If you haven’t heard of the Ideal Section in Dyer, you’re missing an important piece of transportation history.
“It was on Sept. 12, 1910, that Carl Fisher, an Indiana entrepreneur, first shared his idea for a coast-to-coast highway across the United States. Exactly one year later, the Lincoln Highway Association published the route of the Lincoln Highway,” Bruce Butgereit said Saturday at the dedication of the Ideal Section and Henry Ostermann monuments on U.S. 30 and near Meyer Castle in Dyer.
Butgereit is on the board of the Indiana Lincoln Highway Association and was the project chairman.
“On September of 1920, the Lincoln Highway Association sent out 4,600 questionnaires to the best engineering brains in our country for their opinion on what would constitute the most technologically advanced road in the world,” Butgereit said.
In September 1921, Lake County offered $25,000 — $336,099.16 in 2016 dollars — for construction of the “show road of the world,” he said.
That 1.3-mile stretch of road was built to the same width and depth of modern interstate highways.
When you drive on the Ideal Section today, you’re not driving on the same road surface that was built nearly a century ago. The road has been rebuilt since then. There are two other notable changes, too.
On May 13, 1921, The Lake County Times reported on the deal to build the Ideal Section in Dyer.
“Practically every state in the union has attempted to obtain this ideal road, and it is a distinct compliment for Indiana and Lake County to secure the privilege. Noted, as the United States is, for its wonderful highways, this particular stretch will be the acme of perfection and from the standpoint of the tourist and will draw the attention and investigation of many foreign countries,” the story said.
At the time, a 40-acre campsite was to be included along the Ideal Section for the “hundreds and thousands of tourists who will without doubt flock to Lake County to view the road.”
That campsite was never built, deemed by the Lincoln Highway Association to be too expensive. Meyer Castle, built by Calumet National Bank founder Joseph Meyer, was erected there instead.
But the lighting along that stretch of road was put in place, and it was impressive. Butgereit said there was a fear drivers would forget to use their headlights because the road was lighted so well.
When the Ideal Section was built, along the old Sauk Trail used by Indians long ago, it included lighting designed specifically for that stretch of highway by General Electric engineers. The Lake County Times reported on it on April 11, 1922.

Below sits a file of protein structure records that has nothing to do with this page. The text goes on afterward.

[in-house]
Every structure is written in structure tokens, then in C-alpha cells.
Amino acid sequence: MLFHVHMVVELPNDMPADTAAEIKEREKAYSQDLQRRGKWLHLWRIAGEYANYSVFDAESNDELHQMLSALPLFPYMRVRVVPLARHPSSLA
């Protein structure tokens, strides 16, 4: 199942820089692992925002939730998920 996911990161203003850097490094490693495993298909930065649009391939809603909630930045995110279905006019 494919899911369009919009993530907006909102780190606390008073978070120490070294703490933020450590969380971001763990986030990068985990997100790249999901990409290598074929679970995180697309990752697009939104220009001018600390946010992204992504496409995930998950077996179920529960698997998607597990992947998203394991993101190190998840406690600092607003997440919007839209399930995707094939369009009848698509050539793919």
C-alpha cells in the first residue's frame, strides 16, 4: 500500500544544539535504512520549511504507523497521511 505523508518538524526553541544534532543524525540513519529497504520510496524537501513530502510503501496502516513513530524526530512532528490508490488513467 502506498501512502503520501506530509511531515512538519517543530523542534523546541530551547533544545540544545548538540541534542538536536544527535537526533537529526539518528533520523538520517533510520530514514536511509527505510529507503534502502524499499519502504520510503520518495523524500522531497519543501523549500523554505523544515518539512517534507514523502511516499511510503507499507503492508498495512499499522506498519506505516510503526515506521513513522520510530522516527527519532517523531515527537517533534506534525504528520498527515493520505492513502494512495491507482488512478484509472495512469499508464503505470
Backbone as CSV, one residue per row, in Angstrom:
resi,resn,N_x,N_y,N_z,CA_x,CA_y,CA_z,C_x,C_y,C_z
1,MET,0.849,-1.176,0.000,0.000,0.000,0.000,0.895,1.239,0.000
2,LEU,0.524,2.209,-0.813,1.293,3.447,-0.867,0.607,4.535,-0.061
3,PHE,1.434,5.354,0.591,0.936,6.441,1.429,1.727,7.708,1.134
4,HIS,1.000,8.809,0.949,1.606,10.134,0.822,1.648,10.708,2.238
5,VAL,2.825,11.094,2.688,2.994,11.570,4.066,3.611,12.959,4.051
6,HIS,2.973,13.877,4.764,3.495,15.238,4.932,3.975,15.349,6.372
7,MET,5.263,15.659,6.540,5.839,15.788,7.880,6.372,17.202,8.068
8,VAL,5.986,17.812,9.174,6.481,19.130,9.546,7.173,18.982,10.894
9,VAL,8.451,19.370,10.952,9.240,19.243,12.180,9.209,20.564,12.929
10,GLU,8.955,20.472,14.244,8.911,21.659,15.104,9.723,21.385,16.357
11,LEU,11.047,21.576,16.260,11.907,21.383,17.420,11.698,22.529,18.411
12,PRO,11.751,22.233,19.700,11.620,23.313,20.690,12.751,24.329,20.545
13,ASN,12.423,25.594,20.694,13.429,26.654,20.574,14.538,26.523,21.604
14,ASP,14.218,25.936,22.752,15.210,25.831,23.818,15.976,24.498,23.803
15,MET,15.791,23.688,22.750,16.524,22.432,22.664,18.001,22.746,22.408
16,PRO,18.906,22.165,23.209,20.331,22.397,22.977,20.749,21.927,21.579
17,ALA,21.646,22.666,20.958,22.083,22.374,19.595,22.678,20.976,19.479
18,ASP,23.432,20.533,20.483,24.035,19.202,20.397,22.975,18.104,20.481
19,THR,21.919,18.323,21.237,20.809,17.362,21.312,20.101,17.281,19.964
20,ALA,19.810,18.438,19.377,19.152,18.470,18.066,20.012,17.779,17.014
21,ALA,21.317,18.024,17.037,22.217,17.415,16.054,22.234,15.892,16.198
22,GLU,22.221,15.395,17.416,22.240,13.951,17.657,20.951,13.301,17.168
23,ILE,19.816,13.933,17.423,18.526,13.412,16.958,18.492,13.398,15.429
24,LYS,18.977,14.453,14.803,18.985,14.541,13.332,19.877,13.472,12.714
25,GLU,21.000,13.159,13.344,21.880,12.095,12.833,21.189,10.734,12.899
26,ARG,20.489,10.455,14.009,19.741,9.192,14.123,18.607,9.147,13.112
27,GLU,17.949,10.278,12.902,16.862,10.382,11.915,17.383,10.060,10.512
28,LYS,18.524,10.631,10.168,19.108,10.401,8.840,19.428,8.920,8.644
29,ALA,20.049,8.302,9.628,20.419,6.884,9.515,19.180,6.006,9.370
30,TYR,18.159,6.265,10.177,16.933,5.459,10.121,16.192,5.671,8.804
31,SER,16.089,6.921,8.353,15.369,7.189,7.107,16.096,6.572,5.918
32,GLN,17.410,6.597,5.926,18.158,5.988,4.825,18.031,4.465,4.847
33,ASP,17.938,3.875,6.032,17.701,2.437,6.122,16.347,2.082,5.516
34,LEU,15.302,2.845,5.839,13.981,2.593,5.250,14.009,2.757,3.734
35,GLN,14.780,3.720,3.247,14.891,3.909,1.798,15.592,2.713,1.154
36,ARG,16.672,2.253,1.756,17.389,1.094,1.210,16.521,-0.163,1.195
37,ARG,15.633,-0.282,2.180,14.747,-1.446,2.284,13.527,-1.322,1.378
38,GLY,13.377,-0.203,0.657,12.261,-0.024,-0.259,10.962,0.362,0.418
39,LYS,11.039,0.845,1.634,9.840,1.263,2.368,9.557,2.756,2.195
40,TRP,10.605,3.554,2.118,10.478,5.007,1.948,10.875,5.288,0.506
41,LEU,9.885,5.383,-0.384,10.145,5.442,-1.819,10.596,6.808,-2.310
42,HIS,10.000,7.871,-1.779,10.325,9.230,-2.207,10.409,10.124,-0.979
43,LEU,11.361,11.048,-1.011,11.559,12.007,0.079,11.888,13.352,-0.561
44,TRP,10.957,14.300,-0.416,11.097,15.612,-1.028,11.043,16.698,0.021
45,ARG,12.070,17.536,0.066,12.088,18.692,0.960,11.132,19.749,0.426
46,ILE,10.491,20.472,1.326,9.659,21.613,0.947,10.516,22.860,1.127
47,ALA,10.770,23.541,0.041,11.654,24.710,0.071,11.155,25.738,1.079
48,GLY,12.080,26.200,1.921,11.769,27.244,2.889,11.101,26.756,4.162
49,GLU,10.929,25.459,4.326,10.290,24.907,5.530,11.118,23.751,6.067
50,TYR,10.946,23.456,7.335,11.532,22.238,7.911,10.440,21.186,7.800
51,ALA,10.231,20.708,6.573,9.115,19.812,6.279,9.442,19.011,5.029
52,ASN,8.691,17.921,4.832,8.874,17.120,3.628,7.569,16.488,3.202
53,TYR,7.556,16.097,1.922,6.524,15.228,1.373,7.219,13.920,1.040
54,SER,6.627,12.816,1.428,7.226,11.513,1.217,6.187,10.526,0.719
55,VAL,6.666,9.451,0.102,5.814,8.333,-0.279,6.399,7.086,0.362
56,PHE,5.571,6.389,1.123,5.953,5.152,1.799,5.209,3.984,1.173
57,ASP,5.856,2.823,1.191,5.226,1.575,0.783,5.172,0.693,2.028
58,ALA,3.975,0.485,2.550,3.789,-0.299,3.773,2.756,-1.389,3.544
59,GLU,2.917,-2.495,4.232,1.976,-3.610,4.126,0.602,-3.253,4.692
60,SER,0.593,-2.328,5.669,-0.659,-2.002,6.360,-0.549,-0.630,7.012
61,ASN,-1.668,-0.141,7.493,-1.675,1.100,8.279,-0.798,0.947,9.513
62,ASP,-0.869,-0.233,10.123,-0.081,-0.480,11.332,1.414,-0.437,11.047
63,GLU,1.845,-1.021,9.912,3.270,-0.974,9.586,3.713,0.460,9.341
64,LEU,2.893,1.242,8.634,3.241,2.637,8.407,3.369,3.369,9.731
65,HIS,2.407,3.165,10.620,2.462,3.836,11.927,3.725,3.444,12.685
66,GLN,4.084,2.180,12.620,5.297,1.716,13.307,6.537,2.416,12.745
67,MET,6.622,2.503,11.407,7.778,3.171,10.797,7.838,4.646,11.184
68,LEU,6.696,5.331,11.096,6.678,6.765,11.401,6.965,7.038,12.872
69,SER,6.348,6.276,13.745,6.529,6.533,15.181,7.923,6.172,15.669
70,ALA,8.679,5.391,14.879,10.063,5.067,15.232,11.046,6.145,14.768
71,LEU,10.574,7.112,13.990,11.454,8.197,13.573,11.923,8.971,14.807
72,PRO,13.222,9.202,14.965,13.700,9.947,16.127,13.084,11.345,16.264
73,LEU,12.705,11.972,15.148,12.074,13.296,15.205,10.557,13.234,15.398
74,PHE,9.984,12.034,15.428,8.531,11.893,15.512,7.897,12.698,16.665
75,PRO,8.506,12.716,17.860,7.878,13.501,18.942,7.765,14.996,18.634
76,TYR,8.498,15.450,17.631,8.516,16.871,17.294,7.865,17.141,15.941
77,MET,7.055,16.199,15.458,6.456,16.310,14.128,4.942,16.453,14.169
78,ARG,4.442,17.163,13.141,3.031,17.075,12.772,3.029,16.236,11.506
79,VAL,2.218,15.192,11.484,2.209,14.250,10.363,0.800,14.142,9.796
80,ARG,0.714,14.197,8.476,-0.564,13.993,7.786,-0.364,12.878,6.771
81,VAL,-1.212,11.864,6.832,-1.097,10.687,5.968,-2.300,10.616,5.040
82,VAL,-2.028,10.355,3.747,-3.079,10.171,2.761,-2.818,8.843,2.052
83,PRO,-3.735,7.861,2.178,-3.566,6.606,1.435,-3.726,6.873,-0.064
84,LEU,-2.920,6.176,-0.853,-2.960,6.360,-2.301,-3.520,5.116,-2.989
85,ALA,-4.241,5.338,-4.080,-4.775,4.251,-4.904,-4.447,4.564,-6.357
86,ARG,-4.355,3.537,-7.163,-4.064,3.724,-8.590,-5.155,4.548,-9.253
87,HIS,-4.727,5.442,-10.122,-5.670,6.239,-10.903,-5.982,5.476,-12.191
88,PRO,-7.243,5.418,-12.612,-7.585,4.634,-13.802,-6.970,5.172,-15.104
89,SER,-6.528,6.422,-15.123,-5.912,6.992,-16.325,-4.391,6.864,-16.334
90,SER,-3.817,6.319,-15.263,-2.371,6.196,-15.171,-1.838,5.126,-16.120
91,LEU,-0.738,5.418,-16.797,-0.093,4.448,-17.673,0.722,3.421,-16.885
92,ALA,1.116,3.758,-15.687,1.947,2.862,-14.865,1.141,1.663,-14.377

“The lighting unit developed is extremely simple with regard to installation cost and operation, as well as maintenance.”
It embodies an entirely new principle for collecting the light rays and casting them only where needed,” the story said. “There is no need for lighting the vacant fields adjacent to a highway, and engineers have spent years studying methods of preventing such a waste of power.”
The lights were to be put 250 feet apart, with underground wires serving each pole.
On Saturday, as vehicles whizzed by, a newly restored and enhanced monument to the Ideal Section was unveiled.
Along with it is a monument to Henry C. Ostermann, who served as field secretary to the Lincoln Highway Association.
Ostermann’s background, detailed in a Dyer Historical Society pamphlet, is worth reading. In an era before child labor laws, he served as a newsboy in New York City at age 7, living in a newsboys’ home. He was a bellboy at a hotel at age 9, a messenger boy at age 10 and a cigar clerk at 14.
Just a month shy of his 15th birthday, on July 8, 1899, he enlisted in the U.S. Navy. Ostermann traveled with Buffalo Bill’s Wild West Show, too.
In 1906, he invented a grain door for freight cars and formed his own manufacturing company.
Ostermann was at the head of a convoy of 50 military and civilian vehicles.
Among the occupants was Lt. Col. and future President Dwight Eisenhower.
The Lake County Times told of that approaching convoy on July 15, 1919. The convoy arrived in San Francisco on Sept. 6, 1919.
Ostermann was driving on another cross-country road trip on June 8, 1920, when he lost control of his 1918 Packard and died on the Lincoln Highway he loved so much.
Famed landscape architect Jens Jensen designed a memorial to Ostermann along the Ideal Section in Dyer. The years took their toll.
Under Butgereit’s leadership, many groups came together to restore the Ostermann and Ideal Section monuments in Dyer. A sidewalk now makes it easy to get there, and it’s worth the visit. Interpretative panels have been added to tell the history of Ostermann and the Ideal Section to keep the memories alive for future generations.